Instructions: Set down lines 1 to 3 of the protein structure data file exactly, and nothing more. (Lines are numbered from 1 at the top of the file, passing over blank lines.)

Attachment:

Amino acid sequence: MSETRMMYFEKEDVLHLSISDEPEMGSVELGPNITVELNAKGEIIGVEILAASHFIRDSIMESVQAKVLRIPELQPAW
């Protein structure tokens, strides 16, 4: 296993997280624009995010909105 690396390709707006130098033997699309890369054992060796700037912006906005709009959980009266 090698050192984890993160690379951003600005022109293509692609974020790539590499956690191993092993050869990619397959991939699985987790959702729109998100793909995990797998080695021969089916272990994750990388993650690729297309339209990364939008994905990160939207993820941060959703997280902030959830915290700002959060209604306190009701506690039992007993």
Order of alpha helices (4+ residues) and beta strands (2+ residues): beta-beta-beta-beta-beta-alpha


Amino acid sequence: MSETRMMYFEKEDVLHLSISDEPEMGSVELGPNITVELNAKGEIIGVEILAASHFIRDSIMESVQAKVLRIPELQPAW
């Protein structure tokens, strides 16, 4: 296993997280624009995010909105 690396390709707006130098033997699309890369054992060796700037912006906005709009959980009266 090698050192984890993160690379951003600005022109293509692609974020790539590499956690191993092993050869990619397959991939699985987790959702729109998100793909995990797998080695021969089916272990994750990388993650690729297309339209990364939008994905990160939207993820941060959703997280902030959830915290700002959060209604306190009701506690039992007993």
Order of alpha helices (4+ residues) and beta strands (2+ residues): beta-beta-beta-beta-beta-alpha